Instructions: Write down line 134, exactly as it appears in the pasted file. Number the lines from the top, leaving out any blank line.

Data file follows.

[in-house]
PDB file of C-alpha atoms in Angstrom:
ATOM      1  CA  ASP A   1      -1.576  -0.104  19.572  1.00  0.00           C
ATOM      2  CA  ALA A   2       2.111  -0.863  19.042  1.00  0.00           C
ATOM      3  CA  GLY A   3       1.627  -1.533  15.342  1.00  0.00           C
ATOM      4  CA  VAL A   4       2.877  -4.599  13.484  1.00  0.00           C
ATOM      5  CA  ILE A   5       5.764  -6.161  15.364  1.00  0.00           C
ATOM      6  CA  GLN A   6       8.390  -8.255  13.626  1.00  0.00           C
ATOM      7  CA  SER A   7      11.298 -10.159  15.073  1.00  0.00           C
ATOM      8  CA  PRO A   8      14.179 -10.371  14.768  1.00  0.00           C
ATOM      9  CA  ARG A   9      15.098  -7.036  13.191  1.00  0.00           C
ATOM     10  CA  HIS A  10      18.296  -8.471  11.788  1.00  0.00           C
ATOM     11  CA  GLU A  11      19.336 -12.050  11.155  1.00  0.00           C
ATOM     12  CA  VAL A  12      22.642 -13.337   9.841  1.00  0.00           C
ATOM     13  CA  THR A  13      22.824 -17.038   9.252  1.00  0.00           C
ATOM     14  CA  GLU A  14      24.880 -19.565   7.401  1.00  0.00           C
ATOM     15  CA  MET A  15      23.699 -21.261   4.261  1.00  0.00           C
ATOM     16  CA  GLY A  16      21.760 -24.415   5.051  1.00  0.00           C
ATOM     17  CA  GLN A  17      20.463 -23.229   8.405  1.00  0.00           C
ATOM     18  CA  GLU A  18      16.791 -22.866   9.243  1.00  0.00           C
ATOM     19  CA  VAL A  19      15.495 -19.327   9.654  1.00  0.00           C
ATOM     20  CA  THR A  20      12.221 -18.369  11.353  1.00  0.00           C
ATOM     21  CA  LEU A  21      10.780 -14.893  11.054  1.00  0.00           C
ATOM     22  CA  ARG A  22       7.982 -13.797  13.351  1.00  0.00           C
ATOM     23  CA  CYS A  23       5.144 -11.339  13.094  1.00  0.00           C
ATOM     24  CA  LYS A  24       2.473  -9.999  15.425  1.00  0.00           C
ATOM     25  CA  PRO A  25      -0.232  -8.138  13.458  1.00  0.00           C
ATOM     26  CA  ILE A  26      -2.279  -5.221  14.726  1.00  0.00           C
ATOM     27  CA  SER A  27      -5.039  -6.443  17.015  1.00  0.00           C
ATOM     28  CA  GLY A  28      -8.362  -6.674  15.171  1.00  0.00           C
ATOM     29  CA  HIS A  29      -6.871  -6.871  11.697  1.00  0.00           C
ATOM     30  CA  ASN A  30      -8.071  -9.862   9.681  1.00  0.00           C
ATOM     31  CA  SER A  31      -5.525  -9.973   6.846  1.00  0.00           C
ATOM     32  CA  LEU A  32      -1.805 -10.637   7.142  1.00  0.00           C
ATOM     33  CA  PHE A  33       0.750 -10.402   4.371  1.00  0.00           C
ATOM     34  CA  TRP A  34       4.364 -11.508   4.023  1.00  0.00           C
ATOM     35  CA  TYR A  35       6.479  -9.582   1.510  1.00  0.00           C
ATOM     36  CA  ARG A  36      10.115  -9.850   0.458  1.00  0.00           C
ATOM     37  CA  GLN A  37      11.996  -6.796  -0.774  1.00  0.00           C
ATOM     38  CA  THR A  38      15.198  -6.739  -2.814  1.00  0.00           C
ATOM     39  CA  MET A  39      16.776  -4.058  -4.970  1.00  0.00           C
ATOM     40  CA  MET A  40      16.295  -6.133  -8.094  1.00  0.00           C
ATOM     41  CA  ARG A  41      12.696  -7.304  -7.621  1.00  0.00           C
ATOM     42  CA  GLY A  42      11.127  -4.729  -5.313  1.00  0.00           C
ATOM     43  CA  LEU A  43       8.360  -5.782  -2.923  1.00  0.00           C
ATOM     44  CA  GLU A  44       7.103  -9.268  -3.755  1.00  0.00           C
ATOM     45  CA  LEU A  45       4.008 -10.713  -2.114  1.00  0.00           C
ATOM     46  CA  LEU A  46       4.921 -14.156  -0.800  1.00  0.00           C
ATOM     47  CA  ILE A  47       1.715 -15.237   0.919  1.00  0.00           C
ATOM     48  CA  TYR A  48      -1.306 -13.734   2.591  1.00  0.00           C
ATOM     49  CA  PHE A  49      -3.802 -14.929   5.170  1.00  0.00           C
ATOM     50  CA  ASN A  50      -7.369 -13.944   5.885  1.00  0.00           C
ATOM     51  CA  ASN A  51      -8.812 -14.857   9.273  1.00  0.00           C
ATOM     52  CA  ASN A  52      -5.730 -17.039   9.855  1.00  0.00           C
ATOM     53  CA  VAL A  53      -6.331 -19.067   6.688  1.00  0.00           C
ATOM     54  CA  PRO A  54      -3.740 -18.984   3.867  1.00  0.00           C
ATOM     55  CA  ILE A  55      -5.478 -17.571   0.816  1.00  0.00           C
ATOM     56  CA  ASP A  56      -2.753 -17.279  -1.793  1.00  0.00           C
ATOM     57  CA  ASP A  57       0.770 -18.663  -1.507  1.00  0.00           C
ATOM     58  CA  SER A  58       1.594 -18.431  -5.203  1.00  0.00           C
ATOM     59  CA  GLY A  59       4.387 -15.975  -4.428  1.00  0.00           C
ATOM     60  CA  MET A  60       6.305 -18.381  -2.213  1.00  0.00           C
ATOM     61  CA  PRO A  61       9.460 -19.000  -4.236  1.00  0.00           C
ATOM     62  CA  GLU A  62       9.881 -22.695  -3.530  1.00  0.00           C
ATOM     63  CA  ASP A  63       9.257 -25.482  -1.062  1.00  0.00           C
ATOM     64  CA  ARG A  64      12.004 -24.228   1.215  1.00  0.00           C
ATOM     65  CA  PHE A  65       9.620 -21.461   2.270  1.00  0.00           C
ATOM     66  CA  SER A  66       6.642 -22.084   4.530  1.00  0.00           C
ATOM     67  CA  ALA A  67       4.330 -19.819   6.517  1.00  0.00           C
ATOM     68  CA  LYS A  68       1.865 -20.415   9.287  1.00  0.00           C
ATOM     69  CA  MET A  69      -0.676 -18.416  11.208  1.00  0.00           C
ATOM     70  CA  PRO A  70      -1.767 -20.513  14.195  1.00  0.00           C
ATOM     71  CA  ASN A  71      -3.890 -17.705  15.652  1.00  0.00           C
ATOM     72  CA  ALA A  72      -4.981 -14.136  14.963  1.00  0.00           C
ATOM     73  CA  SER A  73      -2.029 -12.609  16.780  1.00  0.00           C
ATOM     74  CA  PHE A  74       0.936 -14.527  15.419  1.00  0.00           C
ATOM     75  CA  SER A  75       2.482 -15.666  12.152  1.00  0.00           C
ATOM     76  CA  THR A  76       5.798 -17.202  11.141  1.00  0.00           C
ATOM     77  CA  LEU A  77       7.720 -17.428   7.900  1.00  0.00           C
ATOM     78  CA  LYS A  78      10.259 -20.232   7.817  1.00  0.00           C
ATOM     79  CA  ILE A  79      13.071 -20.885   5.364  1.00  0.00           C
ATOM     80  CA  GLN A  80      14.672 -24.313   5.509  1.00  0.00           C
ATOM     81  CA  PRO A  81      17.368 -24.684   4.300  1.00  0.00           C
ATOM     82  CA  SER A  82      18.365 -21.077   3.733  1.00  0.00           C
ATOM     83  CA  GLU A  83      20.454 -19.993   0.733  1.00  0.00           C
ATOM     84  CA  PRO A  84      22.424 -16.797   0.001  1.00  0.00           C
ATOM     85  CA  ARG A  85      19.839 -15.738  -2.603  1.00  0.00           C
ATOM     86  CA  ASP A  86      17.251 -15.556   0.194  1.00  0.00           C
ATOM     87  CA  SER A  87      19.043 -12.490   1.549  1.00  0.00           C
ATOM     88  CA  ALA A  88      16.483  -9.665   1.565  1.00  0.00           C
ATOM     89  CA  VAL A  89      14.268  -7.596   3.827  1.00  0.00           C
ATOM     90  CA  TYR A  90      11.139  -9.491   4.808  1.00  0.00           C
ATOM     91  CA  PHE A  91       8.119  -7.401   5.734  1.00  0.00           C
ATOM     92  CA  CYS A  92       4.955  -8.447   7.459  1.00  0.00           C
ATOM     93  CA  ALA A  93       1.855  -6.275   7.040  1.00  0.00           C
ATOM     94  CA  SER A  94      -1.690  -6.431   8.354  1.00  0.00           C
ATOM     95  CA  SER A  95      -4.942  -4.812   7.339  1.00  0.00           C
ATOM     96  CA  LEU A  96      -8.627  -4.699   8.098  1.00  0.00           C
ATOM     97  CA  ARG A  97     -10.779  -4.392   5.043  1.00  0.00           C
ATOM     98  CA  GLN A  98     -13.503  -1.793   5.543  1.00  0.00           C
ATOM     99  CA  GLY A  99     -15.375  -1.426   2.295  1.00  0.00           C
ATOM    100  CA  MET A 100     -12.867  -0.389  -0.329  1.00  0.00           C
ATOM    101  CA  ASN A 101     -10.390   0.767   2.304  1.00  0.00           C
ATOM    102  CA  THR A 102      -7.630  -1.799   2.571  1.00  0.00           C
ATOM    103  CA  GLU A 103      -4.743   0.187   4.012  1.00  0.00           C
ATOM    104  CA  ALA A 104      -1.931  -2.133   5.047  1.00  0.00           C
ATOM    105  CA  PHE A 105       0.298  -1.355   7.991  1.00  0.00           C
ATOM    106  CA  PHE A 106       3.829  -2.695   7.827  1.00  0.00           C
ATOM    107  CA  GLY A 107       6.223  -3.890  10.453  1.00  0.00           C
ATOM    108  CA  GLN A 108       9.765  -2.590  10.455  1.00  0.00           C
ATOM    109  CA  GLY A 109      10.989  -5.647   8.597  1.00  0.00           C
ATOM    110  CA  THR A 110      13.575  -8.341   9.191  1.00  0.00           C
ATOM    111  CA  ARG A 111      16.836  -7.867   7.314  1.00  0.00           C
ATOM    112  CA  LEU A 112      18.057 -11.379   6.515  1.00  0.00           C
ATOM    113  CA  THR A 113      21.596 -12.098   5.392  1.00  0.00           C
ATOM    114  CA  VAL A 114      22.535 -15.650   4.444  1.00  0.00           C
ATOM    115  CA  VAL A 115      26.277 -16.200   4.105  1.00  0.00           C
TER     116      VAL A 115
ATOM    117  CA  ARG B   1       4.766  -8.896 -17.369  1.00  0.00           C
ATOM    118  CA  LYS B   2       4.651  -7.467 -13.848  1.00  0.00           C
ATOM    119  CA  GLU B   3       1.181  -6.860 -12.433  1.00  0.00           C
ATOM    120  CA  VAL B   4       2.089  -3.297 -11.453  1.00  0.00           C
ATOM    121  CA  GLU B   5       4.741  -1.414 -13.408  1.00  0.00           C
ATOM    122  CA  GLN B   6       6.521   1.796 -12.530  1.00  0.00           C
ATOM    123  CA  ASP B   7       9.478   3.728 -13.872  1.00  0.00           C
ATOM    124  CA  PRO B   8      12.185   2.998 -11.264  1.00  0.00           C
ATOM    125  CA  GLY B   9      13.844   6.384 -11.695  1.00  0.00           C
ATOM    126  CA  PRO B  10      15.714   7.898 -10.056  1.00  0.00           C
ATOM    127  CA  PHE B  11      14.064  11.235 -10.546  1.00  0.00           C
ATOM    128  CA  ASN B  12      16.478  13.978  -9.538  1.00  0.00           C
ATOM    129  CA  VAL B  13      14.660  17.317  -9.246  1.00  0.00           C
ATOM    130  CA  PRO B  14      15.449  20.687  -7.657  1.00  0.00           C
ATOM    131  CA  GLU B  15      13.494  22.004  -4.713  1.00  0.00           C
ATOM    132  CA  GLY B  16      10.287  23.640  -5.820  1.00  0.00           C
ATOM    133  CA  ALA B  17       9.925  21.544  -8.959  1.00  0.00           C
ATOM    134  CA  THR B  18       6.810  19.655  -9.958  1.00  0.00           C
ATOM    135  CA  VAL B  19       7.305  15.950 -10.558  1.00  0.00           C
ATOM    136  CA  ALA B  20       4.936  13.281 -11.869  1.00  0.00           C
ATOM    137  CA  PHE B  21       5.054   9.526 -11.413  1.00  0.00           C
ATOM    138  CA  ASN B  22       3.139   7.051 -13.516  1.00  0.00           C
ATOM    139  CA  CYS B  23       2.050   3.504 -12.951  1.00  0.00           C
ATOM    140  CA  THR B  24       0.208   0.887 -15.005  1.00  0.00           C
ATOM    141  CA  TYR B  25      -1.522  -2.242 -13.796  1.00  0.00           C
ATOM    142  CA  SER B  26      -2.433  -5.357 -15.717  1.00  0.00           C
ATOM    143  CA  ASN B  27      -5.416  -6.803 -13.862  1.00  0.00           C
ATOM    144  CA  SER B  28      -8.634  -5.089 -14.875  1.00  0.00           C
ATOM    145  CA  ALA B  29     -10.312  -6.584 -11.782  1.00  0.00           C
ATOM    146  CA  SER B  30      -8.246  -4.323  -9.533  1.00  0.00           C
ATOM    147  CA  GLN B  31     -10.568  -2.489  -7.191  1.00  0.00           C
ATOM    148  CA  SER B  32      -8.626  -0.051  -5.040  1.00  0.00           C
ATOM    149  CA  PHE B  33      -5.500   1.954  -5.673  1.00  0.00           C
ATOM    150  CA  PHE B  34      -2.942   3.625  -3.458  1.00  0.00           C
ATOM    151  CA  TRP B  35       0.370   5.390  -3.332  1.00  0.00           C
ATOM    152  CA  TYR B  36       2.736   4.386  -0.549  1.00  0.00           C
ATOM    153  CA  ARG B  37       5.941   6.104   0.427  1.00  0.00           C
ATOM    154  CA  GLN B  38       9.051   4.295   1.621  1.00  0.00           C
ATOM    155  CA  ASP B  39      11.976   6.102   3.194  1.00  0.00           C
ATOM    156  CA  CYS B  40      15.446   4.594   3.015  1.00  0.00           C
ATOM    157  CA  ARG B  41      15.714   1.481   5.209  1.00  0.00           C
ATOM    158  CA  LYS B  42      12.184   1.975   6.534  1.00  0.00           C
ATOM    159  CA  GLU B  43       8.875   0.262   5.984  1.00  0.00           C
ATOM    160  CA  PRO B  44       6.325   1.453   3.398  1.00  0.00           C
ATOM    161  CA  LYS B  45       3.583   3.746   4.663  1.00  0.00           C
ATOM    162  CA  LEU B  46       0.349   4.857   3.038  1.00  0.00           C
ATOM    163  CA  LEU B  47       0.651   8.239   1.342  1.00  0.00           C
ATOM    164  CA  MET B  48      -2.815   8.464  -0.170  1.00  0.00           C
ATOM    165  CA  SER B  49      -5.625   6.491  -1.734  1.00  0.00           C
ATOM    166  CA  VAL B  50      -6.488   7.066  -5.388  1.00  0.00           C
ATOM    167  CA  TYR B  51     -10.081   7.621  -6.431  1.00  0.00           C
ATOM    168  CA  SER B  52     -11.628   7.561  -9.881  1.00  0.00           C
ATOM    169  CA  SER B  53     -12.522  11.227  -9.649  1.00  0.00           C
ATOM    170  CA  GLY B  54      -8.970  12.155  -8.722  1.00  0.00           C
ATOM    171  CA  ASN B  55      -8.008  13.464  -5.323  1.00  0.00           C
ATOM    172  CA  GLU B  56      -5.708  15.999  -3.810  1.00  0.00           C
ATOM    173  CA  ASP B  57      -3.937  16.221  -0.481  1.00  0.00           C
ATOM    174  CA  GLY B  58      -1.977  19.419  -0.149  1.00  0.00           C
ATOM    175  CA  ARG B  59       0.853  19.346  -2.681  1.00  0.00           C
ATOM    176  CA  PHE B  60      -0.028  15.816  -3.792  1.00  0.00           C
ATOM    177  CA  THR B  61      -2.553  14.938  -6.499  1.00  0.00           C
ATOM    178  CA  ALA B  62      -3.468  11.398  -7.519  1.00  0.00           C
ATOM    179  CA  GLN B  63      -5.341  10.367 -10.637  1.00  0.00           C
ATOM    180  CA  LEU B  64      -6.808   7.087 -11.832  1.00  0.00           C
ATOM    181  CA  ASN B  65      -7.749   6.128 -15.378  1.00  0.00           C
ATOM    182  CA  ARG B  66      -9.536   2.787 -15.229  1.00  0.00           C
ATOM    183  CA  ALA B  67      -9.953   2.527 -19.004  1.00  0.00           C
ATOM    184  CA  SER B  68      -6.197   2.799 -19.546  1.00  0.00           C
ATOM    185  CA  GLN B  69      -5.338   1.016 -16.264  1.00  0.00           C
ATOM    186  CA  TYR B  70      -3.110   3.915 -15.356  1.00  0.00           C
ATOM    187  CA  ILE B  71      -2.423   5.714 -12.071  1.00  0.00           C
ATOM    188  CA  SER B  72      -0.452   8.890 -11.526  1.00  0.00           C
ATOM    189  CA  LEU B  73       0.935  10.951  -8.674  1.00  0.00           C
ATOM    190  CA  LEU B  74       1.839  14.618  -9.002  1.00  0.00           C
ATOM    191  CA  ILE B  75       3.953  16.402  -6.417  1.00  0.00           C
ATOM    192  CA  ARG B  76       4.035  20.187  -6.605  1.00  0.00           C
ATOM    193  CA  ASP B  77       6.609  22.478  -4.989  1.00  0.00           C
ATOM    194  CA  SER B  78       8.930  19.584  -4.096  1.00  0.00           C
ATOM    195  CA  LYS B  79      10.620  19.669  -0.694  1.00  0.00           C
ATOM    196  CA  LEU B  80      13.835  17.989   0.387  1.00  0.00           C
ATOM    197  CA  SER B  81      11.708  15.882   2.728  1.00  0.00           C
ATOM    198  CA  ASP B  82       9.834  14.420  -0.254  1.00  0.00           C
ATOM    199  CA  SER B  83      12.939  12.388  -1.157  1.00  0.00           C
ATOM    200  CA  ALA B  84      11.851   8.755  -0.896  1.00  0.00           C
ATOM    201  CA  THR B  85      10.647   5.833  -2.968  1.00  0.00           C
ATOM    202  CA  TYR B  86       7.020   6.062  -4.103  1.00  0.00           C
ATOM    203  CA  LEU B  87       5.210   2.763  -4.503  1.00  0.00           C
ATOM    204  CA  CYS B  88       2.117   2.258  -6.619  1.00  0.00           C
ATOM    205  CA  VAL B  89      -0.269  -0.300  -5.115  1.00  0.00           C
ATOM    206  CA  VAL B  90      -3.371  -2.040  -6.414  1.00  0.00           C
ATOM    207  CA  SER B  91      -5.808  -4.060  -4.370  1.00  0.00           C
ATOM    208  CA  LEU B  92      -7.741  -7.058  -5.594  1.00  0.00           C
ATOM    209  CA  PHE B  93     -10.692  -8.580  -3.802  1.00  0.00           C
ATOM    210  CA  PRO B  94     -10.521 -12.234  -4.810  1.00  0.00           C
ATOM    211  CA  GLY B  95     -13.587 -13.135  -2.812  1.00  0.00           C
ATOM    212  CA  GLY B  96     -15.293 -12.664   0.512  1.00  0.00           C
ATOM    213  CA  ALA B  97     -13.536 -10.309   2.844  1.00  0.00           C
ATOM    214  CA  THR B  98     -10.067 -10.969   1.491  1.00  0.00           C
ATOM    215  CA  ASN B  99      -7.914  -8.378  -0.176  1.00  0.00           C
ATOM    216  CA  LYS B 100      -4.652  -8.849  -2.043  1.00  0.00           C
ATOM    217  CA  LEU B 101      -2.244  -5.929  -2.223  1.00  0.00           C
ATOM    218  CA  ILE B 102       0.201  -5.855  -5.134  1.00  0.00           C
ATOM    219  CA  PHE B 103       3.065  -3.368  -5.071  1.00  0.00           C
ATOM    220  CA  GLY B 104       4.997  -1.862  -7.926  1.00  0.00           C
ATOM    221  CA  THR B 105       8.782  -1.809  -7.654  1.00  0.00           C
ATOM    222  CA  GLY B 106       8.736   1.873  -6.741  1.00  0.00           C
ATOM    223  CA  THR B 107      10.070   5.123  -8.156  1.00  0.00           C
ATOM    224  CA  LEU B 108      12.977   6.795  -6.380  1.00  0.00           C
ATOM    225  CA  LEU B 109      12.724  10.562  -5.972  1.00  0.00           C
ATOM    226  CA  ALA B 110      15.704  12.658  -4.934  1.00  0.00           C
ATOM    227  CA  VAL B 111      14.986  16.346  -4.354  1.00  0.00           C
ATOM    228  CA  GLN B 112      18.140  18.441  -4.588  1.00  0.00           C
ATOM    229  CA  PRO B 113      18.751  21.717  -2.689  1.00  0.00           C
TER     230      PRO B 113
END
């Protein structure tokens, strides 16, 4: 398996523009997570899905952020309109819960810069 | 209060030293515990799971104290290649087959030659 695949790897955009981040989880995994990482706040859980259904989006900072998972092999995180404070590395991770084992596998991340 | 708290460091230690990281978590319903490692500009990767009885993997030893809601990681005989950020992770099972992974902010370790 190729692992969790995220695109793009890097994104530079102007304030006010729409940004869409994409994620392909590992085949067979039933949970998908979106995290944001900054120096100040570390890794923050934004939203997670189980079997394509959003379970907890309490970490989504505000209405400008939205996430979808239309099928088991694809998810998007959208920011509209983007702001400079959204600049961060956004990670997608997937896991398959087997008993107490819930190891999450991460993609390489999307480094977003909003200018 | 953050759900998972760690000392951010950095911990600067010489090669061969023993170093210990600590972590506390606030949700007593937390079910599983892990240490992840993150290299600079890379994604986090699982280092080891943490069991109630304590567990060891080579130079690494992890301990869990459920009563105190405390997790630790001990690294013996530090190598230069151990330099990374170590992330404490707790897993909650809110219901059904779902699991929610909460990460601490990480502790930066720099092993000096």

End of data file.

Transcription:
ATOM    132  CA  GLY B  16      10.287  23.640  -5.820  1.00  0.00           C